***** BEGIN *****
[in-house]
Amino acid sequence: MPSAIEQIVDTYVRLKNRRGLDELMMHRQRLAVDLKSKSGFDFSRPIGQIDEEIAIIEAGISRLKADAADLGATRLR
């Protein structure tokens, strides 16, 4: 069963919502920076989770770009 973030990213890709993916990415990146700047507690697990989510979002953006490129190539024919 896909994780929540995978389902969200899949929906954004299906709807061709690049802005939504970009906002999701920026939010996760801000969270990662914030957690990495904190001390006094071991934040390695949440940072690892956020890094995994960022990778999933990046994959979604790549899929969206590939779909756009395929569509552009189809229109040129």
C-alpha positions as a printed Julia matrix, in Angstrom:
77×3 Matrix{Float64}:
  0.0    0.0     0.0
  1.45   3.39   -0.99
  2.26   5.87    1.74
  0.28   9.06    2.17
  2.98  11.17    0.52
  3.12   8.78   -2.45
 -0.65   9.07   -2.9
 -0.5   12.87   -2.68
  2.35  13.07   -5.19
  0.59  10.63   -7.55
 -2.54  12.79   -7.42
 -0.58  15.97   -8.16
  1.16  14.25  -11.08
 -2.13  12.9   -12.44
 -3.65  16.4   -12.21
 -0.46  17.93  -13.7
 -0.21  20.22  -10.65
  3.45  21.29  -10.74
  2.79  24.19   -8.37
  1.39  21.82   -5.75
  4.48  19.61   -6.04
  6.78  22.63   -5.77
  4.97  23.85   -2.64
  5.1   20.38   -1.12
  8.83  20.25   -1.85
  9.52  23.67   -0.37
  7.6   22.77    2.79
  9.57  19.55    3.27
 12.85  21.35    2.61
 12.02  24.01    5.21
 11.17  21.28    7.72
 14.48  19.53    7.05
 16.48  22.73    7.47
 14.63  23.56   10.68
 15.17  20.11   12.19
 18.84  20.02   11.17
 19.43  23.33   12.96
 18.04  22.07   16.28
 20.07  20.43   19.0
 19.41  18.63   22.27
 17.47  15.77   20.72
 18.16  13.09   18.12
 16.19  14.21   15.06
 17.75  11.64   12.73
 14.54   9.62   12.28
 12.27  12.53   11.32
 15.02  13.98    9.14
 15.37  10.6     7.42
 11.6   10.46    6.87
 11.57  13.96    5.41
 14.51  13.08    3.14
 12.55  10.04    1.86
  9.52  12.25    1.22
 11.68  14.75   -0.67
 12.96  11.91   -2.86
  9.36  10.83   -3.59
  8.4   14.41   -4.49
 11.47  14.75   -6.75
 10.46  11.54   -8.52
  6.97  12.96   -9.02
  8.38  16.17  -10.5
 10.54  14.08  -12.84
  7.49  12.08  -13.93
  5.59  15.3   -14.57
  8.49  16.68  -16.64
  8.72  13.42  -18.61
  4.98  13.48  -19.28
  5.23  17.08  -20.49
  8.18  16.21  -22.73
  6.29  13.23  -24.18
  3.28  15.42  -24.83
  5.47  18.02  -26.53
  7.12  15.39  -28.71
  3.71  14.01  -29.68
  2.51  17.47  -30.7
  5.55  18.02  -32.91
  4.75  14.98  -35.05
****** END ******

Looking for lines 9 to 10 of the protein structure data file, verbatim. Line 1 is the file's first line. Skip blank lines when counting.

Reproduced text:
  0.28   9.06    2.17
  2.98  11.17    0.52